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The queen stage of the Tour de France delivered plenty of drama and intrigue.
Tadej Pogačar took the race by the scruff of the neck with his first-ever win in the yellow jersey, and his second of this year’s race after netting the first week time trial.
The Slovenian had to face some tough competition from Jonas Vingegaard and Richard Carapaz. While the trio duked it out on the Col du Portet, the rest of the top-10 struggled to limit their losses in the mist and the cold of the Pyrenean climb.
Here’s what the stars said after stage 17 of the Tour de France:
Tadej Pogačar (UAE-Team Emirates): stage winner, yellow jersey
Tadej Pogačar may not have been able to shake off his rivals until the final 50 meters, but he looked comfortable as he responded to their attacks. In fact, the only time that the Slovenian looked flustered was when he tried to get Richard Carapaz to chip in with the work on the front of their three-man group.
Pogačar has won many Tour de France stages already in his young career, but this is the first time he has done so in the yellow leader’s jersey.
“The team worked really hard every day to defend yellow. Every day was good for breakaways so every day we couldn’t do much. Today was a good course to control the breakaway much better and the guys did a fantastic job. We were 50/50, we go for a stage, or we just defend, but in the end, everyone felt good so we tried and succeeded.
“The three of us went clear but only me and Jonas worked together. I tried a couple of times to go clear to have more time, but they were really good today but, in the end, I sprinted the last 50 meters.
“It was nothing much, he said to me he thought that Carapaz was bluffing, and I knew it also. It was nothing unusual. This is the tactic in cycling and then he tried to attack. I really tried to catch him and just go in his wheel, but it was super hard. It was a fantastic day and to win in yellow is something I can’t describe.”
Jonas Vingegaard (Jumbo-Visma): second on the stage at :03, second overall
Jonas Vingegaard has continued to shine during this year’s Tour de France after his team leader Primož Roglič went home at the end of the first week. Wednesday’s summit finish on the Col du Portet was possibly his sternest test yet and he passed it with flying colors.
Despite being distanced when Richard Carapaz attacked with just over a kilometer to go, Vingegaard grinded his way back to the leaders to ride home for second place behind Pogačar. After Rigoberto Urán was dropped earlier in the climb, Vingegaard moved up a place in the overall standings.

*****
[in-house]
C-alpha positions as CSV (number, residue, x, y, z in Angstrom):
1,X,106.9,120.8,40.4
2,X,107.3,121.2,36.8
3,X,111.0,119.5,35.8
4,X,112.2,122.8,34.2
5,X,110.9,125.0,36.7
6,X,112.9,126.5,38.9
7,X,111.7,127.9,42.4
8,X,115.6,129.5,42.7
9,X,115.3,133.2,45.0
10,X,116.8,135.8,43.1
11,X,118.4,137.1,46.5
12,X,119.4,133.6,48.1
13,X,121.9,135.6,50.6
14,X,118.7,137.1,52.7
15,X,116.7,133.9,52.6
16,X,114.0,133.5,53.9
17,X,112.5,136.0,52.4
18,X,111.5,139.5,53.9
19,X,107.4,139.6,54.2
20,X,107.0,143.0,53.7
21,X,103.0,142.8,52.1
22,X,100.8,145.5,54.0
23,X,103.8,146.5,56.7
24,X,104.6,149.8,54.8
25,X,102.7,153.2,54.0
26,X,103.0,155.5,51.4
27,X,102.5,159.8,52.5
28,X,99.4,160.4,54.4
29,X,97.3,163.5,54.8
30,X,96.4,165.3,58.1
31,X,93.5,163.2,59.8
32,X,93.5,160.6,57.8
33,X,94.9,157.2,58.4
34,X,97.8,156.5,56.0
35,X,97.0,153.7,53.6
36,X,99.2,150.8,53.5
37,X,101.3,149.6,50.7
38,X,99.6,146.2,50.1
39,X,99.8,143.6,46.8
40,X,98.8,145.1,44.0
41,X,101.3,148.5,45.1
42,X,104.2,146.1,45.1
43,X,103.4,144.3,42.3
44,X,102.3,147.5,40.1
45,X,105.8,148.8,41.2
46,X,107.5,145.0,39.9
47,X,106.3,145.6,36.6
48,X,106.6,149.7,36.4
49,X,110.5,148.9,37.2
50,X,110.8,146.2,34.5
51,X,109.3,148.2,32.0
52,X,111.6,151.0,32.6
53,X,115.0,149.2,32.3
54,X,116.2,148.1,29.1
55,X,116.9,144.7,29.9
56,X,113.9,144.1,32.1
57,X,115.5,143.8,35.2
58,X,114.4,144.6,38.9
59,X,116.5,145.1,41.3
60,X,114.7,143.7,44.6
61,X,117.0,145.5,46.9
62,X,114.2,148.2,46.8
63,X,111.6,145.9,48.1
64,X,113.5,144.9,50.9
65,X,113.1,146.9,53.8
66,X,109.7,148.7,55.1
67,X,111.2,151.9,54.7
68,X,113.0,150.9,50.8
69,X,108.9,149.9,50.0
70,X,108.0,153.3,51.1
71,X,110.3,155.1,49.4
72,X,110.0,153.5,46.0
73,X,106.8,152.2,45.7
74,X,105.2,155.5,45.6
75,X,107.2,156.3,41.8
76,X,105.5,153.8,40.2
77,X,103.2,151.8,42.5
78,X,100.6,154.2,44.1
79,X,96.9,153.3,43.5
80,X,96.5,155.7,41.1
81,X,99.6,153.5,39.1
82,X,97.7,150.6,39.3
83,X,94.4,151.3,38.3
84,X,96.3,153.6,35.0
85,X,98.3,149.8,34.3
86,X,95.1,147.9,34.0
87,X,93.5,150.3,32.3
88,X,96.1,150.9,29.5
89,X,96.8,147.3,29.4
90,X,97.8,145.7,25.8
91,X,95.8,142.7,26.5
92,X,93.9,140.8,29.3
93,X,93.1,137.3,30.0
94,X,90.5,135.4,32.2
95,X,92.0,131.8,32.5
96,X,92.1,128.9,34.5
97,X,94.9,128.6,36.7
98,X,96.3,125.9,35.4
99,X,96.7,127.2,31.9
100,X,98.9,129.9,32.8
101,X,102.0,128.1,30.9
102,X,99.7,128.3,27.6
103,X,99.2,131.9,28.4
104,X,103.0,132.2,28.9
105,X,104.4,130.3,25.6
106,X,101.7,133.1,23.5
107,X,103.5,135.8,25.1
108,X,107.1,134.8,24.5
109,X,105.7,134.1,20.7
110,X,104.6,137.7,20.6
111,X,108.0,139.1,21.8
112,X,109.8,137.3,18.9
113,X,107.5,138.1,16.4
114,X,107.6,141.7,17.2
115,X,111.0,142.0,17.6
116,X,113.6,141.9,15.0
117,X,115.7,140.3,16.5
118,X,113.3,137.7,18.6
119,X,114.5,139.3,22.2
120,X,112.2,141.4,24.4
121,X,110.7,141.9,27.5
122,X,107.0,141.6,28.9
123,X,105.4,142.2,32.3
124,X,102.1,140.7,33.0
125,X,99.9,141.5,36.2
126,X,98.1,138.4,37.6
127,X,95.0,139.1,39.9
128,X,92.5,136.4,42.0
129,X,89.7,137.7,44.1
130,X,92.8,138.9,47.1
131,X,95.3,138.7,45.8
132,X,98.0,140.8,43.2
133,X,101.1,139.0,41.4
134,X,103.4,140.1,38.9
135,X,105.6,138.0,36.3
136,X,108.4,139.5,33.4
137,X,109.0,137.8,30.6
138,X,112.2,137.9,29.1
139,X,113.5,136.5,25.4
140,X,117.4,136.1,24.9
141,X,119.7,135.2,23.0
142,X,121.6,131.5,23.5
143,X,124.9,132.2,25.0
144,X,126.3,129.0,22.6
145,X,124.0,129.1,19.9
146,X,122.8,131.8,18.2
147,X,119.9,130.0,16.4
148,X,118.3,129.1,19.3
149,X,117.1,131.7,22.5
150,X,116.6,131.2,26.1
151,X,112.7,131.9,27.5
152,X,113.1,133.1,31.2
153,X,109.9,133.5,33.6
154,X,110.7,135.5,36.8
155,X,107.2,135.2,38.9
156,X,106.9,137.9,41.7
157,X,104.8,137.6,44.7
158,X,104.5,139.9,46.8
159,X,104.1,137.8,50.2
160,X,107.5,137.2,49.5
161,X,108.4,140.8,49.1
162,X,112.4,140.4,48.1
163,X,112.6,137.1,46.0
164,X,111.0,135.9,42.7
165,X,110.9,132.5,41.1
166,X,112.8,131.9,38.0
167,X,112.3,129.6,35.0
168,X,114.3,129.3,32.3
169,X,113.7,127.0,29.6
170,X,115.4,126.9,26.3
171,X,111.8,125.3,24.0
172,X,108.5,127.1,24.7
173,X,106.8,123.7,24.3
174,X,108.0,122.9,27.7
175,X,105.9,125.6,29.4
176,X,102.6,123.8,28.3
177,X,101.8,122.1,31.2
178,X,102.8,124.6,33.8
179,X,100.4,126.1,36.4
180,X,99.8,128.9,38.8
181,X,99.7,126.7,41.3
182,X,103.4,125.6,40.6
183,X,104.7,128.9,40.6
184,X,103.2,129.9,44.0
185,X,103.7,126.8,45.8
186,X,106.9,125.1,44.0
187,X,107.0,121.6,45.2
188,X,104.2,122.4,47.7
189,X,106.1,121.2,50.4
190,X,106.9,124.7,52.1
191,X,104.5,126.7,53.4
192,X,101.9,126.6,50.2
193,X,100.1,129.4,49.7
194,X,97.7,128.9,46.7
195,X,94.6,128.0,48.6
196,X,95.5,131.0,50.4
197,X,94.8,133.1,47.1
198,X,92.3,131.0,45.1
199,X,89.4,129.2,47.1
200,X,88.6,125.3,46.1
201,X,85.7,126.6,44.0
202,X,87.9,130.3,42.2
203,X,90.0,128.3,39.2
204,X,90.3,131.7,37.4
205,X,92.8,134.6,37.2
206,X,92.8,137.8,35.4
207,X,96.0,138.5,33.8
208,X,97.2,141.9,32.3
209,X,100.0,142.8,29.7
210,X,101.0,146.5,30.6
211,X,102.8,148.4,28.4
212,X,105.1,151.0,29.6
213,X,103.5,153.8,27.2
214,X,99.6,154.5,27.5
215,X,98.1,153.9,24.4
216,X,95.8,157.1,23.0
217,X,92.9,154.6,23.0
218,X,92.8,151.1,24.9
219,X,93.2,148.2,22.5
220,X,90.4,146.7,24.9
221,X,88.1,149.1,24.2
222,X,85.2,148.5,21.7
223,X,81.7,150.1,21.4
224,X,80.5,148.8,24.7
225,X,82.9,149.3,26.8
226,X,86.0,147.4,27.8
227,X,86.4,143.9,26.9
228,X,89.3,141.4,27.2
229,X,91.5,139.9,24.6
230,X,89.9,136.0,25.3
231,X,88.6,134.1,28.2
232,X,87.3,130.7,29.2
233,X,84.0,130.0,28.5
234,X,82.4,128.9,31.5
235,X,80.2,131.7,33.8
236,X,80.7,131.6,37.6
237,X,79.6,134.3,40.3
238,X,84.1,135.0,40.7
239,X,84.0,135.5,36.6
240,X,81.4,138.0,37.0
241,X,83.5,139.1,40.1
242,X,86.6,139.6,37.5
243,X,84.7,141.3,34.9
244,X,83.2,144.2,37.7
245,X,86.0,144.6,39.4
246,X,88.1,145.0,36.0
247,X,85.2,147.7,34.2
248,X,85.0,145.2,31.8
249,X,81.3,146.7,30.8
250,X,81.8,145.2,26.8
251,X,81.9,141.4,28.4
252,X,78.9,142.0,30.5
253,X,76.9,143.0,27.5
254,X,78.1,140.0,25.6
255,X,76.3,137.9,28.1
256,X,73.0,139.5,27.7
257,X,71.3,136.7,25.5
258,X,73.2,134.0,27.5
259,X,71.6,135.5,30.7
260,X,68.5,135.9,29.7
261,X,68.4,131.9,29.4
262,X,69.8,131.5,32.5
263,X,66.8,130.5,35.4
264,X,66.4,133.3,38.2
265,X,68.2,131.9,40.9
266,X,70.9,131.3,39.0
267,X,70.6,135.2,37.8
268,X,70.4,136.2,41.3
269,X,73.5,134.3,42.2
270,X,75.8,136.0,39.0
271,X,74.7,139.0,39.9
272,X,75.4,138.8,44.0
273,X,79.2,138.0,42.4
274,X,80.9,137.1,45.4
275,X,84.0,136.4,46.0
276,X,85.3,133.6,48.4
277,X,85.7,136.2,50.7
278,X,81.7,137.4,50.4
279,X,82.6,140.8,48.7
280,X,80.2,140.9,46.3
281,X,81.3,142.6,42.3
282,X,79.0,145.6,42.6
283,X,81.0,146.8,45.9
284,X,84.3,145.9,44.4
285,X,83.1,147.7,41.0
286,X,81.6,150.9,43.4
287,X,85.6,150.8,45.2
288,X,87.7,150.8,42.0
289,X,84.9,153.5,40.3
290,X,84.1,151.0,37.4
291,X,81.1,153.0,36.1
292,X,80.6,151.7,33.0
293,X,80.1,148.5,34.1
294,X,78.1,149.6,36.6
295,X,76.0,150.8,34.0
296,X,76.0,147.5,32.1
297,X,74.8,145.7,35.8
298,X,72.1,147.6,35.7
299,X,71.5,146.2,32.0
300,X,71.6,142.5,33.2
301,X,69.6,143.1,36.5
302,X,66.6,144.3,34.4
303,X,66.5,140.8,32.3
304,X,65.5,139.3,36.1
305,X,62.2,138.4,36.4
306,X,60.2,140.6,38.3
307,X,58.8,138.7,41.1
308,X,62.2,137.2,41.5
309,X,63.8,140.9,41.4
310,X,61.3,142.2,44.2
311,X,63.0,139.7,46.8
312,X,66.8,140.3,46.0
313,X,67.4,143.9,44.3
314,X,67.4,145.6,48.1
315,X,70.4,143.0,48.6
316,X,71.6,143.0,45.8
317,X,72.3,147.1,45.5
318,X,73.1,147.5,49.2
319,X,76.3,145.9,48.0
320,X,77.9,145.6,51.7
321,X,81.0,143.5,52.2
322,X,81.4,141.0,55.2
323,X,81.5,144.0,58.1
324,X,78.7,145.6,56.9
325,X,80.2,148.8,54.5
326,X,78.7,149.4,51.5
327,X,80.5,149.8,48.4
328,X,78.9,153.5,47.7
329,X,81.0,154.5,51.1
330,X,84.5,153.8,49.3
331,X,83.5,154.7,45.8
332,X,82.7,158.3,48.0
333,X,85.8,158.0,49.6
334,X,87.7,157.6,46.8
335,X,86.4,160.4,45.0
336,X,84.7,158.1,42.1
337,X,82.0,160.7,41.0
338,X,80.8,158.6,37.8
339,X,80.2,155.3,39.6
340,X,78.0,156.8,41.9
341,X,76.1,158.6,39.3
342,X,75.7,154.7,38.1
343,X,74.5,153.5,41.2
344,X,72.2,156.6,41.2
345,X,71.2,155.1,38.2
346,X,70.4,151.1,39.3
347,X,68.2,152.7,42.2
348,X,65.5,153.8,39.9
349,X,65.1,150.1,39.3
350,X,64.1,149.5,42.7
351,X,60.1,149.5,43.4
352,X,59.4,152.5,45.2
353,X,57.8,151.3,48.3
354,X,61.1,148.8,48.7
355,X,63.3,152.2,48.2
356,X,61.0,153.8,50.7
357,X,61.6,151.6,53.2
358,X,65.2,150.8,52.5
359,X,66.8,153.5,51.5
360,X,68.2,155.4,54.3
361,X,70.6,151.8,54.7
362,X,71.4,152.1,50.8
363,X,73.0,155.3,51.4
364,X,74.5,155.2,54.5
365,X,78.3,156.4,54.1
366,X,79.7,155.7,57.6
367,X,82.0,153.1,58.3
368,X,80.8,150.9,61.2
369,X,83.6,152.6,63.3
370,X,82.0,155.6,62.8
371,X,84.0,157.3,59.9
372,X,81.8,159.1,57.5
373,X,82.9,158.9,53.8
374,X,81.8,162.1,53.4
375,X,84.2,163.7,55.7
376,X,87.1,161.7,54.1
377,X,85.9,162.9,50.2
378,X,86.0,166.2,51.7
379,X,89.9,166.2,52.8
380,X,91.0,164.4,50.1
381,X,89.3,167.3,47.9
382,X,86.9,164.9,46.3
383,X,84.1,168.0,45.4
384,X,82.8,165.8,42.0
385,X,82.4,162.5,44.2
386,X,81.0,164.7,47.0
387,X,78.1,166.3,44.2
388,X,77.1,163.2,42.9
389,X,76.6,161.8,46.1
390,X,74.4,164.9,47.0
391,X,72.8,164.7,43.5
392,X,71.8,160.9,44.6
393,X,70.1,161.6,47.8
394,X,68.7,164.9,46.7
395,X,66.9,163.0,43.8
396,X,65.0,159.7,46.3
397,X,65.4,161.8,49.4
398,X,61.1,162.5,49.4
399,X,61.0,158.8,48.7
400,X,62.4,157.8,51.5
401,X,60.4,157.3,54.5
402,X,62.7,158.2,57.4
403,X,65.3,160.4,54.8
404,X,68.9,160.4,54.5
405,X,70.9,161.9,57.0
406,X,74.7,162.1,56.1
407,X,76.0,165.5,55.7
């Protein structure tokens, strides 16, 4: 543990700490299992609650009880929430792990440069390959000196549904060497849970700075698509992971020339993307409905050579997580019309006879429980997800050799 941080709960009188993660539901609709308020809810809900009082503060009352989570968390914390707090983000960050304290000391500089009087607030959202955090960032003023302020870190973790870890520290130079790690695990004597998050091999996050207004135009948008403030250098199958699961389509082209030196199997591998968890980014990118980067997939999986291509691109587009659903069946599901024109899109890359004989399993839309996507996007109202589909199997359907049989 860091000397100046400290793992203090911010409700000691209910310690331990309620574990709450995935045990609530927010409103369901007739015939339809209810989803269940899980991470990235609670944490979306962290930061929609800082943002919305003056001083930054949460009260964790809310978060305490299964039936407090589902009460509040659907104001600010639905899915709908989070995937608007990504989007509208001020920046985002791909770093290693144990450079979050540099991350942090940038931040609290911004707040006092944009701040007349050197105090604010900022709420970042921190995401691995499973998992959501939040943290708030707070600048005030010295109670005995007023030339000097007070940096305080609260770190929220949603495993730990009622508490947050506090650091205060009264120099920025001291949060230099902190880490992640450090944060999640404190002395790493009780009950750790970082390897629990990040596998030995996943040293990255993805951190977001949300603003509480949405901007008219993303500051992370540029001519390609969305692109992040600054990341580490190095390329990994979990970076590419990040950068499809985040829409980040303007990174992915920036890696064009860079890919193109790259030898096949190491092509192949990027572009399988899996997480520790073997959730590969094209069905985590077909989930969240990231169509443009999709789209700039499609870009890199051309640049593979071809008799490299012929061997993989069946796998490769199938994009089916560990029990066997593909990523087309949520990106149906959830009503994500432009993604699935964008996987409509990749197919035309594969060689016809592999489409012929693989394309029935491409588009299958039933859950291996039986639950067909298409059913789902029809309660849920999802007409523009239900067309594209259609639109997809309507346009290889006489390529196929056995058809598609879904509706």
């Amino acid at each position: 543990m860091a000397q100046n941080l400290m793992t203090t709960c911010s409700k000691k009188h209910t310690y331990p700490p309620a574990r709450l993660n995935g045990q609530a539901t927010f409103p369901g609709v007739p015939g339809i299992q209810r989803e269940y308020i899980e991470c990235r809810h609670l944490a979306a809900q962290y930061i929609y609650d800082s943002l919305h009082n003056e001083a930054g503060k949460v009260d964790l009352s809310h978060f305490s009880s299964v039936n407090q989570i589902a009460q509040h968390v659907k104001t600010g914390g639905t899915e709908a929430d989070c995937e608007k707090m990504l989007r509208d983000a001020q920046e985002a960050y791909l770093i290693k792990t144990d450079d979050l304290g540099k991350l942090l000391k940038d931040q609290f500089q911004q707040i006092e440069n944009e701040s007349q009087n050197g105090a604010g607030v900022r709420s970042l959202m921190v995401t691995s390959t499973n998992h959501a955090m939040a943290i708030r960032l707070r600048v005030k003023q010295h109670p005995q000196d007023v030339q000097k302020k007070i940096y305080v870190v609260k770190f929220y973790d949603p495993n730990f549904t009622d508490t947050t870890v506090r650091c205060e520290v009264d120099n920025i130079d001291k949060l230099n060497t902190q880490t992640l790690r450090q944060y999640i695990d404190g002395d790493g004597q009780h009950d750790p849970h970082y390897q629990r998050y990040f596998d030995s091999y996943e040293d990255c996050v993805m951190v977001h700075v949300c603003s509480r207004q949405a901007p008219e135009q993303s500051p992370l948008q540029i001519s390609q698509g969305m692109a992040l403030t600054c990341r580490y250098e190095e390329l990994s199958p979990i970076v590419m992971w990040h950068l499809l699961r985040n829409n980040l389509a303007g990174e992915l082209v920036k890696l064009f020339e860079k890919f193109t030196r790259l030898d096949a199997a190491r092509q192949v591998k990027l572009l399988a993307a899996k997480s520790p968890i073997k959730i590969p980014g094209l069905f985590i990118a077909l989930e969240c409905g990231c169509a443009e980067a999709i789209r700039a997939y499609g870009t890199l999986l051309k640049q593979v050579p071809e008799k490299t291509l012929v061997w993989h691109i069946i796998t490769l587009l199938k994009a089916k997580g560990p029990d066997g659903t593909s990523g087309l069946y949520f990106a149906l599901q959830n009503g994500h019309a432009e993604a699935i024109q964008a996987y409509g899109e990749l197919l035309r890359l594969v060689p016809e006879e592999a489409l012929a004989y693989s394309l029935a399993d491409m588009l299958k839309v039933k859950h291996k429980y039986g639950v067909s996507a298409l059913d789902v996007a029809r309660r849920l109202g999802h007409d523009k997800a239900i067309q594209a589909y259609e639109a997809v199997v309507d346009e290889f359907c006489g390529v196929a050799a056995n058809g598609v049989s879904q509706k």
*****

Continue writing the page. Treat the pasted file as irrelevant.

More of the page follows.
“I mean I’m super happy with how I went today. Of course, I would have loved to take a stage win, my family is here, and watching me but second is also really great for me and I’m super happy. Especially as I took some time on Urán.
“I was thinking it [about Carapaz], because every time we were looking back, even when we were going easy, he was looking like he was suffering a lot, I was thinking that he was going to do a good attack. When he attacked, I couldn’t go with him, and I just went at my own pace. Luckily, I could come back and get second in the end.
“Today Tadej was really strong, and I think that second was still really amazing for me. I’m super happy about it, so that’s nice. I will try to do my best tomorrow and we will see how it is.”
David Gaudu (Groupama-FDJ): fourth on the stage, at 1:19
David Gaudu has long been out of the main GC competition, but he is still searching for some glory at this Tour de France with a stage victory. The Frenchman struck out on the final climb in the hope of reaching his goal on France’s national day, on a stage he had picked out at the race route announcement last October.
Unfortunately for Gaudu, he didn’t have the legs to close the gap to the three riders ahead of him and had to settle for fourth place. With one more mountain stage to come, he has another chance of victory and an opportunity to make it into the top 10.
“It was a climb that I like, in my favorite massif. I stayed at my own pace rather than trying to keep up and then explode. I have no regrets today, and I hope to make the most beautiful step possible tomorrow, I am very motivated.”
Enric Mas (Movistar): 11th on the stage at 2:27, seventh overall
Enric Mas had a tricky day in the mountains, and he was distanced very early on the final climb of the day. In the end, the Spaniard — who had been looking to improve on his fifth place overall last year — was one of the biggest losers of the day.
Mas rolled in 2:27 behind Pogačar and only moved up the standings by a single place due to Alexey Lutsenko having a much worse day.
“It was a very, very hard day. I could not find a rhythm in any of the climbs, I suffered the whole time. Perhaps the only moment of the stage where I found the sensations a bit was the last 10 kilometers after Miguel Ángel left me there after his good work. My mission in that part was already trying to catch Urán’s group.
“There was a certain moment where I was 20 seconds away from them, but in the end, I have yielded a little more. It is true that in the last part, although I was not able to perform as I should have, I was able to be better than how the climb started, but it was a really hard day for me.”